Goldman Sachs doesn’t intrinsically care about Harvard. They care about finding the best person for the job. Elite brand degrees have just traditionally been the best proxy metrics for that, because precise metrics weren’t heretofore available.

What can be measured about individual students can also be measured about schools and departments. Employers (or graduate school admissions offices) will know which school consistently produces the best chemists or derivatives traders or engineers. How likely is it that the Harvard experience is actually number one at teaching everything? Like the New York Times, it’s really good in many fields, but is it actually the best in any? If, as an employer, I know that I can get better computer scientists at School X than at Harvard, and better biological engineers at School Y, I’m going to tilt my recruiting efforts to those schools.

As for students, they’re certain to follow the jobs. They don’t intrinsically care about Harvard either.

Transparency is the bane of brands

For this scenario to materialize, two things must happen. First, employers need to have access to these very deep data sets — and they need to trust them. This seems nearly inevitable.

Second, in order to change hiring behavior, each data set must correlate strongly and obviously to the specific skills of a given job. That is, if I’m a recruiter and I look at two academic profiles  — one from a student at an elite brand school, and a stronger profile from a student at an non-elite brand — I will be convinced by the weight of evidence (more concepts learned, faster, at a deeper level of proficiency, retained longer, synthesized better) to hire the applicant from the non-elite brand. This will begin in industries in which job performance is easier to measure, and where even minor differences matter to employers, such as computer science, accounting, finance, math, engineering, science, and medicine.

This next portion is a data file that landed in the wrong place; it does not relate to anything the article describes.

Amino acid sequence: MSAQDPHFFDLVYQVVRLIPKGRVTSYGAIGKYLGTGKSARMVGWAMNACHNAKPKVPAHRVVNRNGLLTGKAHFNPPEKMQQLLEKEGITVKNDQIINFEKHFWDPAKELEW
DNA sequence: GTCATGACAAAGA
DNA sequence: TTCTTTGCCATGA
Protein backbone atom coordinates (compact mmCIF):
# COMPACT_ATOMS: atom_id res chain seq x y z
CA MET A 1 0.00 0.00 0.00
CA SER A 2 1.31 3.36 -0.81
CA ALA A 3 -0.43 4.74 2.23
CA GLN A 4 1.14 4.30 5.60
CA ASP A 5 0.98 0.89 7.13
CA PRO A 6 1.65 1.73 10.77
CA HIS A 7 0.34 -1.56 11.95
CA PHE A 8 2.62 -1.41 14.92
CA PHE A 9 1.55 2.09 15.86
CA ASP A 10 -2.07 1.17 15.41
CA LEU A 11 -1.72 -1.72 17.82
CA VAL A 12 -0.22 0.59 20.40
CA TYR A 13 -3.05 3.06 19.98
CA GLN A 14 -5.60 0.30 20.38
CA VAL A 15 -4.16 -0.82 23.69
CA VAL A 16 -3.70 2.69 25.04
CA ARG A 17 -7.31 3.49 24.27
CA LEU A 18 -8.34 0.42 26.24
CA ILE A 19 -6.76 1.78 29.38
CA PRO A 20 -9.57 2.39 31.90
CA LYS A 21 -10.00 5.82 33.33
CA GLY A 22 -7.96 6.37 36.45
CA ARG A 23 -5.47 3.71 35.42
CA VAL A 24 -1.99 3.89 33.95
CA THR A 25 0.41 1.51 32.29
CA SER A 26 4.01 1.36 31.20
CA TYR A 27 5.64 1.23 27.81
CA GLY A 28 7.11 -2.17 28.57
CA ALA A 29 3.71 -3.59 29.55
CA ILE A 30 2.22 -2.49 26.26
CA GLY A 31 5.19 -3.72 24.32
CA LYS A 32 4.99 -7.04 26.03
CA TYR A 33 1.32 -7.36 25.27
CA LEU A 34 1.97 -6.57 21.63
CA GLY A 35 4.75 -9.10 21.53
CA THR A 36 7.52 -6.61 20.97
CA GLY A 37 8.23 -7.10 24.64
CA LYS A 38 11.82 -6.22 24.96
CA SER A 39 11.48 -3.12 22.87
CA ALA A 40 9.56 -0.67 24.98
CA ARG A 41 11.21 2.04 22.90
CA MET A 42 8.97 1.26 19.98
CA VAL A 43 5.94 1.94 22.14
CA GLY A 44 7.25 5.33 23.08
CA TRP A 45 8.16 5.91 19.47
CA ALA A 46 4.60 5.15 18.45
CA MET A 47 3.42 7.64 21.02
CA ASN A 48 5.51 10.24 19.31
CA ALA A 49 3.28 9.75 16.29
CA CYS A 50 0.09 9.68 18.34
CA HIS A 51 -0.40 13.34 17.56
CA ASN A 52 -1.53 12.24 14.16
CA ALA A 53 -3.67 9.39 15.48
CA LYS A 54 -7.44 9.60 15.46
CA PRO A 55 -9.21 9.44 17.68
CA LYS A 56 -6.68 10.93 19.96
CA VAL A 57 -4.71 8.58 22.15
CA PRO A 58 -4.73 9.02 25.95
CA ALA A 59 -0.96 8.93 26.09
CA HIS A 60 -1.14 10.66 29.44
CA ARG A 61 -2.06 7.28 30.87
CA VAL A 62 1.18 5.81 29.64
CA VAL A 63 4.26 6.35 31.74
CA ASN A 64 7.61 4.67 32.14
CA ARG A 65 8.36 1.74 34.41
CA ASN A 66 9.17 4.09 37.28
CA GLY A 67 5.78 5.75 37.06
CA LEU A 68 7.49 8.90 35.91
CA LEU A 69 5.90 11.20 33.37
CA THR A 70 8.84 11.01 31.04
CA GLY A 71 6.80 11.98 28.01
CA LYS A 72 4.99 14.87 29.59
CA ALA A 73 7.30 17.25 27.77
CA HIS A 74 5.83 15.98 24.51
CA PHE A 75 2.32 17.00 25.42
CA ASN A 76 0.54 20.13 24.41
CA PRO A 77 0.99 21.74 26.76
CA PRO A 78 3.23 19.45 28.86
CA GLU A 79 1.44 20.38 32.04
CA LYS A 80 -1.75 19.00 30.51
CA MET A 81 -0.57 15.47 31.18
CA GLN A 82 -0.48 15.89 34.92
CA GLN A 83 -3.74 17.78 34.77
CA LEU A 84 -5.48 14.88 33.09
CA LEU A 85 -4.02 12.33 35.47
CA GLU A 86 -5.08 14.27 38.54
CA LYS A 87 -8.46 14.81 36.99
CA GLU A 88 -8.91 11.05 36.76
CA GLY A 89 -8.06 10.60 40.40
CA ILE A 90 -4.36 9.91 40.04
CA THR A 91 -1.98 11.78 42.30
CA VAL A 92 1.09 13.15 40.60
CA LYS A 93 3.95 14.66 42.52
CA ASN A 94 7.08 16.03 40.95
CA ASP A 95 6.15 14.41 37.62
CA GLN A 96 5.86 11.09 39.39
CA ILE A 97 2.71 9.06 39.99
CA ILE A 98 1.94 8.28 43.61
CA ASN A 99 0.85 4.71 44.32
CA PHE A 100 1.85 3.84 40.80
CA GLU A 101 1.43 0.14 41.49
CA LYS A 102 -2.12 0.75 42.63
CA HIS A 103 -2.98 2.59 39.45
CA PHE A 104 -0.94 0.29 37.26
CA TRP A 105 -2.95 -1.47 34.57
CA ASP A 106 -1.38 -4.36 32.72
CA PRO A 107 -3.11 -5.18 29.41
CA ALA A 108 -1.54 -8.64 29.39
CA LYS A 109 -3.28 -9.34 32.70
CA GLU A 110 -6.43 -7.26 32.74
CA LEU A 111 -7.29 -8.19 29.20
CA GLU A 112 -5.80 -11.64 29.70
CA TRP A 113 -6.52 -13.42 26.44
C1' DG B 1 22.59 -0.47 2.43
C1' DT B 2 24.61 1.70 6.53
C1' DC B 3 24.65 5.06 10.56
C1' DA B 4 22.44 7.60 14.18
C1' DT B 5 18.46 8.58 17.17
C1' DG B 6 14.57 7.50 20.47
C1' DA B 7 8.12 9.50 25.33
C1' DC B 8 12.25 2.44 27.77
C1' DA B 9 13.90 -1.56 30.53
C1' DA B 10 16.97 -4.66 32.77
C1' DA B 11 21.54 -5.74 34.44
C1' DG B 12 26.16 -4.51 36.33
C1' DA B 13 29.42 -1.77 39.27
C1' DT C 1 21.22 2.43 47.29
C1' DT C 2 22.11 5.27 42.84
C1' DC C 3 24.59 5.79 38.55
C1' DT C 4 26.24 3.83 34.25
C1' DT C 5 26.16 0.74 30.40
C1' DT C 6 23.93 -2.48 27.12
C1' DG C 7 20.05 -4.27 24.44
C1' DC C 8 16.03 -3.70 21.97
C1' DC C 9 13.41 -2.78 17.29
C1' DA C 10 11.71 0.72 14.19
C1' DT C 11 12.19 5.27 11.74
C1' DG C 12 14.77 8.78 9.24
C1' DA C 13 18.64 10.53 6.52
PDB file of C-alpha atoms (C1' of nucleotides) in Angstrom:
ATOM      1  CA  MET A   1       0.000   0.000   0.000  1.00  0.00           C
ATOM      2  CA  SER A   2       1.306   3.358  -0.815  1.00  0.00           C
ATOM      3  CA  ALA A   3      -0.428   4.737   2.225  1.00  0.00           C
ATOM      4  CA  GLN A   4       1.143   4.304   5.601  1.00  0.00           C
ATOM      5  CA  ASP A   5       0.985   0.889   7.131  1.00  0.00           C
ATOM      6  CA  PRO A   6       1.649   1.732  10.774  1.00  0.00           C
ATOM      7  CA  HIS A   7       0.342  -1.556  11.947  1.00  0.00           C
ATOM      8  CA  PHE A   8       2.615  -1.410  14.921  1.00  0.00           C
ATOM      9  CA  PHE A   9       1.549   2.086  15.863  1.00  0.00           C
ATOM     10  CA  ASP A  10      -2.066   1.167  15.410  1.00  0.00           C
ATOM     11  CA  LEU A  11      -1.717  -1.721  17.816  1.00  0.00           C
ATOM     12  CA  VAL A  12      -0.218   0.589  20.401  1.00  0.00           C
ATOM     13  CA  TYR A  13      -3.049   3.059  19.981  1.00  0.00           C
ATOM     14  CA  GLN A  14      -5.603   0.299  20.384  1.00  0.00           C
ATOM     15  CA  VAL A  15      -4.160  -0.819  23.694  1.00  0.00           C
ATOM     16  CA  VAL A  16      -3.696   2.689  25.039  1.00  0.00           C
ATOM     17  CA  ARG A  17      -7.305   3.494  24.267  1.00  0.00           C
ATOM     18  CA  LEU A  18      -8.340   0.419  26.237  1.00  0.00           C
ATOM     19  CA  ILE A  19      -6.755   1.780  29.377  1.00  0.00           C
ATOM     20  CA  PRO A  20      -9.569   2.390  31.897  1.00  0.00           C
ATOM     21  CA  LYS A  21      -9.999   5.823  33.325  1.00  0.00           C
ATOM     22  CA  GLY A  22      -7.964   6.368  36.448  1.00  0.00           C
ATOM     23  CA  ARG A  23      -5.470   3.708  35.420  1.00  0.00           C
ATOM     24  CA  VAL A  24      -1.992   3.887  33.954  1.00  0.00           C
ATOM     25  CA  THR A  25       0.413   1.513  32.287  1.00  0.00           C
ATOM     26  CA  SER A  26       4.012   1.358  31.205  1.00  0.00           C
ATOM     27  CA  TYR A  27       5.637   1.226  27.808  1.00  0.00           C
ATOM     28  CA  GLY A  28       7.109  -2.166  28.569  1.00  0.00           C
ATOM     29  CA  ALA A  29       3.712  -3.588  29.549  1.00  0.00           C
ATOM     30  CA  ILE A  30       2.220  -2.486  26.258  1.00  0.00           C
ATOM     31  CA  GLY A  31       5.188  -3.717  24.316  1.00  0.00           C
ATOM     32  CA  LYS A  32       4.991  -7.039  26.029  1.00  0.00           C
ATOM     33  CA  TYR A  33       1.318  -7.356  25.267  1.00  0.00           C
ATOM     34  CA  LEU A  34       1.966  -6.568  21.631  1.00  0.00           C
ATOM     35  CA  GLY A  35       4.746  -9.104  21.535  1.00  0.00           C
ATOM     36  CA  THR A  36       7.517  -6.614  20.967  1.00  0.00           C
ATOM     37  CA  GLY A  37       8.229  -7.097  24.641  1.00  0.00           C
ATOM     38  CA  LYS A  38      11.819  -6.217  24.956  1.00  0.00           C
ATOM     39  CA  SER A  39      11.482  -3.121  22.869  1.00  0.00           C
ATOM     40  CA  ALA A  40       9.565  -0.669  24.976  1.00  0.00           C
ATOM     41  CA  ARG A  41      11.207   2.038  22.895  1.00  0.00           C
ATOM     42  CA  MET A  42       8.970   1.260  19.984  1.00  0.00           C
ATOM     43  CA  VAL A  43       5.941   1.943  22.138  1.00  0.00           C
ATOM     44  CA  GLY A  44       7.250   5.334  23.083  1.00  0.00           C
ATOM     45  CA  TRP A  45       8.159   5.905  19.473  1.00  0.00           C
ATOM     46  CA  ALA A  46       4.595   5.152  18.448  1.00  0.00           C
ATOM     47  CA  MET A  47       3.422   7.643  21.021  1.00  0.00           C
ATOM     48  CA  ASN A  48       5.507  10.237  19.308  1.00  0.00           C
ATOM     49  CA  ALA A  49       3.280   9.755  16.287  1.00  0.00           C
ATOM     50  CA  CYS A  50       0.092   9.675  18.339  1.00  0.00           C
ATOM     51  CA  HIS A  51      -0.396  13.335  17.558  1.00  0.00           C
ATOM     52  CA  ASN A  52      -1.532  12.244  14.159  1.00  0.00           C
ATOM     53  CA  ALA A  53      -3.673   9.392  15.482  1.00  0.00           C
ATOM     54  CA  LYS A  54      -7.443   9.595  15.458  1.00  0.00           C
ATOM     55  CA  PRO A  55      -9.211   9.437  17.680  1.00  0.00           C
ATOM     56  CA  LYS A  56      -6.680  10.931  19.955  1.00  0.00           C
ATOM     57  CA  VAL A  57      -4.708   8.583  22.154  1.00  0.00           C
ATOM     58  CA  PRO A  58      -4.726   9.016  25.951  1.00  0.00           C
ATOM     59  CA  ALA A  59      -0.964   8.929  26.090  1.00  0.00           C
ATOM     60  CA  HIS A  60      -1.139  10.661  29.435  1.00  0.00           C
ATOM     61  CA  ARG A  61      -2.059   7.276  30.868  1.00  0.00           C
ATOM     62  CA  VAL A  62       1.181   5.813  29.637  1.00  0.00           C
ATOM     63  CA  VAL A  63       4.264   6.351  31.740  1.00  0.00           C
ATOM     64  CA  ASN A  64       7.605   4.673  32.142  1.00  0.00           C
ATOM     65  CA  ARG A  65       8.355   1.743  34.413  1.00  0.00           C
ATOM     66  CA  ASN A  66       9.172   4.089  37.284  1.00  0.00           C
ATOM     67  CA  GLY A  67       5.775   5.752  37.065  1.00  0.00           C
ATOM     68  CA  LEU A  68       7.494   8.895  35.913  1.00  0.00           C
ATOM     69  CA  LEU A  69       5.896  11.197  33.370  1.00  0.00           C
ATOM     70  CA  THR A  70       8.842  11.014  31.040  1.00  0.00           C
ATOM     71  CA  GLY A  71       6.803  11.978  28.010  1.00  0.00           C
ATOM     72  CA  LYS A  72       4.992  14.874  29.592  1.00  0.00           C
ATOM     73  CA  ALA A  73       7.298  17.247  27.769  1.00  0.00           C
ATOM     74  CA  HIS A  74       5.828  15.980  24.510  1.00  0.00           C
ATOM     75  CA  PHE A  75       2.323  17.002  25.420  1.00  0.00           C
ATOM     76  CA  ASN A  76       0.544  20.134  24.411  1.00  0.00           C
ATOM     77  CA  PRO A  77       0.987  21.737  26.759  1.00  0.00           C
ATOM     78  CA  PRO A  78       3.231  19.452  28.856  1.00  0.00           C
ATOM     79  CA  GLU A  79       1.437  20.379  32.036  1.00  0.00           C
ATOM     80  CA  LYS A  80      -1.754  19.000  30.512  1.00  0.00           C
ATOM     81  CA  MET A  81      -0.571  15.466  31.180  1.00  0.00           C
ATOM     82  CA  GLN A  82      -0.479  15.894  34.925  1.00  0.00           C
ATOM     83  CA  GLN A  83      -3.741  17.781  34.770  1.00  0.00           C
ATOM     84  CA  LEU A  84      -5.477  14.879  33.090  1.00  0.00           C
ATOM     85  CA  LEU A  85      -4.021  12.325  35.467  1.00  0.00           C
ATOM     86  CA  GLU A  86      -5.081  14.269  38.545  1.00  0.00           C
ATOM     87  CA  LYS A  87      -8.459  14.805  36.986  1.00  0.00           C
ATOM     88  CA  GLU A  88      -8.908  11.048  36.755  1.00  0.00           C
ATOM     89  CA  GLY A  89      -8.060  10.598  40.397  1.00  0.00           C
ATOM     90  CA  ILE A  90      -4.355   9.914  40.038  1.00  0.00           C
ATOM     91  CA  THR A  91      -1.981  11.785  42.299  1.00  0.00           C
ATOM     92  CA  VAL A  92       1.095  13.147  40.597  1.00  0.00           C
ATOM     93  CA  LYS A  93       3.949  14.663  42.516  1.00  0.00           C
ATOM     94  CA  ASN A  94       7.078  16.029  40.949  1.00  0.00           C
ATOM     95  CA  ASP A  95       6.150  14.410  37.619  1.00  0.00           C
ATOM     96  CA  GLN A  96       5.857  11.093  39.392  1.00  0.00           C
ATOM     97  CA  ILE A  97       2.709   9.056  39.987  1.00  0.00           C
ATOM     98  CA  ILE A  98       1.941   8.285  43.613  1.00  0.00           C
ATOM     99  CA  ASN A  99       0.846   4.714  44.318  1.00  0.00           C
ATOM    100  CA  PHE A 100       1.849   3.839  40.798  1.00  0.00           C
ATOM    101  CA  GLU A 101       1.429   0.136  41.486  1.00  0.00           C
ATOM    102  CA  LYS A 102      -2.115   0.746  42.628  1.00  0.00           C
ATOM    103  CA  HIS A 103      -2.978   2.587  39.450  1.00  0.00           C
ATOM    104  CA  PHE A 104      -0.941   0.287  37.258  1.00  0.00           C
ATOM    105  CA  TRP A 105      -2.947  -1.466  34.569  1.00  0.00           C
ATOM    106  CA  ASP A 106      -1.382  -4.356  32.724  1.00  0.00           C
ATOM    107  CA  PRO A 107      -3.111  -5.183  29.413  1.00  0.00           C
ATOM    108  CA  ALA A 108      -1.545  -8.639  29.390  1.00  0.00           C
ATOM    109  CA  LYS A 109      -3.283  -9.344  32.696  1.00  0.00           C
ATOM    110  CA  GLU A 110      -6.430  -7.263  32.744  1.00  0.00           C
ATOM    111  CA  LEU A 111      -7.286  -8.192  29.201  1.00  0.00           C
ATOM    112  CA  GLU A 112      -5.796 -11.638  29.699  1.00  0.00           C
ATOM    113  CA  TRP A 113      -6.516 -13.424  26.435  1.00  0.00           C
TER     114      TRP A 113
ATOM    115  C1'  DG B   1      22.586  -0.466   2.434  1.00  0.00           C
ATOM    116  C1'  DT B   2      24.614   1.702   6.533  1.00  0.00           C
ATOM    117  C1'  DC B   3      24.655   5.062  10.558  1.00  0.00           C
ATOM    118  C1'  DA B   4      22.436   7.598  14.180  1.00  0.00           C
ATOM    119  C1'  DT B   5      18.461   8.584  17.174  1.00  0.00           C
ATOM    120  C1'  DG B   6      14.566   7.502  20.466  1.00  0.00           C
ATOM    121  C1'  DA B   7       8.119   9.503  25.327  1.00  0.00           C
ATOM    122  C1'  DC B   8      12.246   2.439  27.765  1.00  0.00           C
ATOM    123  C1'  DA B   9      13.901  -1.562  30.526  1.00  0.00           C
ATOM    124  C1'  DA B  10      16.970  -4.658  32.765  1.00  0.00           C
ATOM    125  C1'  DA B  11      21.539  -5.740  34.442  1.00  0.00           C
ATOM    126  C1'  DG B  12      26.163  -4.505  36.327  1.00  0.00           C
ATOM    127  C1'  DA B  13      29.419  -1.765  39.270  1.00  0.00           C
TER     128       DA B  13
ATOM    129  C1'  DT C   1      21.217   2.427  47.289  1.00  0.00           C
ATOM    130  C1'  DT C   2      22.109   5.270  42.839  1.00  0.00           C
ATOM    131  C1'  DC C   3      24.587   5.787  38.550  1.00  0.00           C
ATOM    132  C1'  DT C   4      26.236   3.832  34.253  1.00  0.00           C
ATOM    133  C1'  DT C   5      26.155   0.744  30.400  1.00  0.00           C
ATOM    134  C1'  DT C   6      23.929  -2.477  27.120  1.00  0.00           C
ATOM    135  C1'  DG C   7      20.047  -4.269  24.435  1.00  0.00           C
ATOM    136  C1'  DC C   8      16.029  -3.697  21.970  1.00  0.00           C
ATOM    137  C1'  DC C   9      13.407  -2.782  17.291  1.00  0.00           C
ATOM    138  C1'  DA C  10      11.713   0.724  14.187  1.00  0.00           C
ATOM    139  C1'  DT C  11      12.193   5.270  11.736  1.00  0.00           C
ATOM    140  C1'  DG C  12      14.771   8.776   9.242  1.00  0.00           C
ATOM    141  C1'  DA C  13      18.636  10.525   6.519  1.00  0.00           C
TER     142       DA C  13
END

It’s already starting to happen at Knewton (and across the computer science sector). Several of our tech leads never graduated from college; we hired them because they were able to prove via alternative credentialing that they could do the necessary work exceptionally well. SiteAdvisor and Hunch co-founder Tom Pinckney didn’t graduate from high school; instead, he sent the MIT admissions office lines of code he’d written (and he got in).